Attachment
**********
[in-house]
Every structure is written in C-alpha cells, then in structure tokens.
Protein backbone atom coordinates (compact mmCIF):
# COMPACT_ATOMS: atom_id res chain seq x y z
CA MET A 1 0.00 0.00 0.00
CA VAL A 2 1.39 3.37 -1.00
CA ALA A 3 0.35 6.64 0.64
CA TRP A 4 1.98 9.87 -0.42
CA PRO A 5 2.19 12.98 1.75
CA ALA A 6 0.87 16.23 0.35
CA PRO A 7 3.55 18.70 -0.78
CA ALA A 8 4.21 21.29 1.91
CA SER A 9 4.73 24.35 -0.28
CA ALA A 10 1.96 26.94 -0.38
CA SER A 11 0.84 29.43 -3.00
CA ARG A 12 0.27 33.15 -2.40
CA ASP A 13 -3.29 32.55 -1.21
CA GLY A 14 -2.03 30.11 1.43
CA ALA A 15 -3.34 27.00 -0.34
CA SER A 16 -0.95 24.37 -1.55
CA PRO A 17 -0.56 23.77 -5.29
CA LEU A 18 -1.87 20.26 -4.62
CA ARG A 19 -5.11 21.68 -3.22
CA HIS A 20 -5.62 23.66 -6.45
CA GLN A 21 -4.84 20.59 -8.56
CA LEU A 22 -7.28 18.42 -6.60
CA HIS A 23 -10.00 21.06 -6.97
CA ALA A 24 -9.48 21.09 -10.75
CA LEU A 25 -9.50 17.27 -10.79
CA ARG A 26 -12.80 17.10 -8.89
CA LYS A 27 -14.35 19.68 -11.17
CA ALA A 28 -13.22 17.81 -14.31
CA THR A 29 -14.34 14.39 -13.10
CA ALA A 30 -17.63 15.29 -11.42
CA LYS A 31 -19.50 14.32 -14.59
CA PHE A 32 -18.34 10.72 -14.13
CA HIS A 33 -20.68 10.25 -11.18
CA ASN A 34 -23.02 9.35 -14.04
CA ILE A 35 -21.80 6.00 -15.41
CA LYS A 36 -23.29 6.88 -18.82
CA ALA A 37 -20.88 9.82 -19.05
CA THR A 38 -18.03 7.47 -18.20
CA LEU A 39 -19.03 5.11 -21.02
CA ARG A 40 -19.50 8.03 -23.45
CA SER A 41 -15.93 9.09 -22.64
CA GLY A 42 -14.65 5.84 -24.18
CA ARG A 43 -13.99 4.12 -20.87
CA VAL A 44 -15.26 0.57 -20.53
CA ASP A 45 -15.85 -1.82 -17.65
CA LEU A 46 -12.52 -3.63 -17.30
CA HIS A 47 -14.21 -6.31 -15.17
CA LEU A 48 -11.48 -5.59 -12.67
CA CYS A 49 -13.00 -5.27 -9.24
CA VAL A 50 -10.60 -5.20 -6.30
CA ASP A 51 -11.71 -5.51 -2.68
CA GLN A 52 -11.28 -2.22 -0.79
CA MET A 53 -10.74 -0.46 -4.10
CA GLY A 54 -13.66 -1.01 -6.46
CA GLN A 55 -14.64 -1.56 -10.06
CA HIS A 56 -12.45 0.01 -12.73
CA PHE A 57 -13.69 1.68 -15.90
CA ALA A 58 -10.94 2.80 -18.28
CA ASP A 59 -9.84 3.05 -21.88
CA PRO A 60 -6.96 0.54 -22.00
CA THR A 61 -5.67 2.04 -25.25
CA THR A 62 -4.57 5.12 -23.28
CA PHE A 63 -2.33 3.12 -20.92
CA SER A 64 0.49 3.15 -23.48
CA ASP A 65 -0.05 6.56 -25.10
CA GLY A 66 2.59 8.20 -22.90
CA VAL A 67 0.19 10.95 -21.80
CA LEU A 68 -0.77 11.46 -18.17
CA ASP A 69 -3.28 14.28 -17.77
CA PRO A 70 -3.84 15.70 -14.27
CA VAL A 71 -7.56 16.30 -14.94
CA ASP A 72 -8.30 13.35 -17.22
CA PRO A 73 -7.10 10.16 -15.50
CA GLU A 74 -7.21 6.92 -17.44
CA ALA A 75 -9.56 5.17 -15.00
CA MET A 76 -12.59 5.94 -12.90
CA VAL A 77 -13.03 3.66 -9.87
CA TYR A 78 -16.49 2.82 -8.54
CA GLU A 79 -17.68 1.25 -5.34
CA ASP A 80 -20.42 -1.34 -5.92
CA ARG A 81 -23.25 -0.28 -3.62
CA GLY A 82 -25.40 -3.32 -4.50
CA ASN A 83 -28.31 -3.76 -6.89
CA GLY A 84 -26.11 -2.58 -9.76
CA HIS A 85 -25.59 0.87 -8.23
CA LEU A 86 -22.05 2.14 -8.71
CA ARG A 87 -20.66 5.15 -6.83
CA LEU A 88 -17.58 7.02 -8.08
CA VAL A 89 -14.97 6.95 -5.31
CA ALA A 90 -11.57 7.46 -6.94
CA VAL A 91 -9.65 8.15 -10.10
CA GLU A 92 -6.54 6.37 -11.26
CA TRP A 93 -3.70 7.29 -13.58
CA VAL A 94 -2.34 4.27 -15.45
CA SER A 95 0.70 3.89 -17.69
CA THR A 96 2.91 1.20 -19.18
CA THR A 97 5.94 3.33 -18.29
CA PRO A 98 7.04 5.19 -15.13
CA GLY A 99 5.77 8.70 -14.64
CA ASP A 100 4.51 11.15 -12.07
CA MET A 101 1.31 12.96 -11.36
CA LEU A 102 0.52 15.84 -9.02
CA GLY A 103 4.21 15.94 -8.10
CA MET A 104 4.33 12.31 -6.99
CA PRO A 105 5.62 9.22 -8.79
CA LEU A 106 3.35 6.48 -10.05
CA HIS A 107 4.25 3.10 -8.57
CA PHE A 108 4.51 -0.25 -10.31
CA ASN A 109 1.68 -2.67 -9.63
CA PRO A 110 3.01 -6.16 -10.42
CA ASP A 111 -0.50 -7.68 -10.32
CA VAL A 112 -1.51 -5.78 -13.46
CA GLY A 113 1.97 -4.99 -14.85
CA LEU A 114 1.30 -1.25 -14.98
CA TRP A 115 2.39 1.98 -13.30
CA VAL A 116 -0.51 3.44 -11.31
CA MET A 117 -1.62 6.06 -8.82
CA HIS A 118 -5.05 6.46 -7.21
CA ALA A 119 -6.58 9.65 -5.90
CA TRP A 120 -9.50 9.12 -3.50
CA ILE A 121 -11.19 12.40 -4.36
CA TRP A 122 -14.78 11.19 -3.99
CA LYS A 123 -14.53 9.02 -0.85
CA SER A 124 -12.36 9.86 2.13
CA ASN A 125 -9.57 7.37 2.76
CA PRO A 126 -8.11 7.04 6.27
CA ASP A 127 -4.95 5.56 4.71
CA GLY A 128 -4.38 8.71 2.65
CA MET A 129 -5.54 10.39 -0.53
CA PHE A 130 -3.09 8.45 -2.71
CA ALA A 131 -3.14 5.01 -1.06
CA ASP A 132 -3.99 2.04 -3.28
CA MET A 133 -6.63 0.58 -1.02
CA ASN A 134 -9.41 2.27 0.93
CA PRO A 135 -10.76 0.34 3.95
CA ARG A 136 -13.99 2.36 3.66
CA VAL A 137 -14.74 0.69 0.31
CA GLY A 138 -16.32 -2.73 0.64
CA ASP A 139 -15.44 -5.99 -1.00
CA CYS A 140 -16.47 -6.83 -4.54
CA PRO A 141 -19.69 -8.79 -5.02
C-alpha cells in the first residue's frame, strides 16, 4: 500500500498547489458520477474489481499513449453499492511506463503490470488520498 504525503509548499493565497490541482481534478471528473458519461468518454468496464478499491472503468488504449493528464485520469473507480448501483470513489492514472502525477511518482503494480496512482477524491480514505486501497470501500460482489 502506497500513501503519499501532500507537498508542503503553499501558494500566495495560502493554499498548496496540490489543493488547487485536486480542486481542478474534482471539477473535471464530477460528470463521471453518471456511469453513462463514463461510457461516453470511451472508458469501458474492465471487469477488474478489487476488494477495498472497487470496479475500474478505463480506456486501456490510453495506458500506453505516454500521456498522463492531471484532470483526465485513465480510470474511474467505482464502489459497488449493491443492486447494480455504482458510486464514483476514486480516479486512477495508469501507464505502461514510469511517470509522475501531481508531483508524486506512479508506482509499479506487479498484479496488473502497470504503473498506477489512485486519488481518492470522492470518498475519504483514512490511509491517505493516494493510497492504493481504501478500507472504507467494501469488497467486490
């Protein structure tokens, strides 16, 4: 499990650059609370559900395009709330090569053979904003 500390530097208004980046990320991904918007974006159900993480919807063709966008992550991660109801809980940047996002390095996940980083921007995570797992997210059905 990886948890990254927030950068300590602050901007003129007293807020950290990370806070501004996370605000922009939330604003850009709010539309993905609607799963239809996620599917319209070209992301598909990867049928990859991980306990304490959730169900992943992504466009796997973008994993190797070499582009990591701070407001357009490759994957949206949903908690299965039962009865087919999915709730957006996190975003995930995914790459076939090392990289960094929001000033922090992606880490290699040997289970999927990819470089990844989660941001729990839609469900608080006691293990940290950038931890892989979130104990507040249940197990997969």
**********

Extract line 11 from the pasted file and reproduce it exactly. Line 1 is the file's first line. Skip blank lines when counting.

CA PRO A 7 3.55 18.70 -0.78